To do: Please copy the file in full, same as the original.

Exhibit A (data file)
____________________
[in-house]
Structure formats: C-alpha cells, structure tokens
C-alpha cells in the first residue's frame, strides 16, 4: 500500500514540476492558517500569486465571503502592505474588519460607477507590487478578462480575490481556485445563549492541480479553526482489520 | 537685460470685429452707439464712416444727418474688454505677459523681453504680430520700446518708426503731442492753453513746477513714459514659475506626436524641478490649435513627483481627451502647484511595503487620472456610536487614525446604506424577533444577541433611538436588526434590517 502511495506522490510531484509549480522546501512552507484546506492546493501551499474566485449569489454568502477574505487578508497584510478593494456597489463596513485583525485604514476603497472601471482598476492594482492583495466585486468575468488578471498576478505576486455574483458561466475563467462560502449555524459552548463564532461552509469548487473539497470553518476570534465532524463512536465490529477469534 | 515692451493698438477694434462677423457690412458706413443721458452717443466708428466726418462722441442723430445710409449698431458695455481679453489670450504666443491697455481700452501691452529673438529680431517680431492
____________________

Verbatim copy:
[in-house]
Structure formats: C-alpha cells, structure tokens
C-alpha cells in the first residue's frame, strides 16, 4: 500500500514540476492558517500569486465571503502592505474588519460607477507590487478578462480575490481556485445563549492541480479553526482489520 | 537685460470685429452707439464712416444727418474688454505677459523681453504680430520700446518708426503731442492753453513746477513714459514659475506626436524641478490649435513627483481627451502647484511595503487620472456610536487614525446604506424577533444577541433611538436588526434590517 502511495506522490510531484509549480522546501512552507484546506492546493501551499474566485449569489454568502477574505487578508497584510478593494456597489463596513485583525485604514476603497472601471482598476492594482492583495466585486468575468488578471498576478505576486455574483458561466475563467462560502449555524459552548463564532461552509469548487473539497470553518476570534465532524463512536465490529477469534 | 515692451493698438477694434462677423457690412458706413443721458452717443466708428466726418462722441442723430445710409449698431458695455481679453489670450504666443491697455481700452501691452529673438529680431517680431492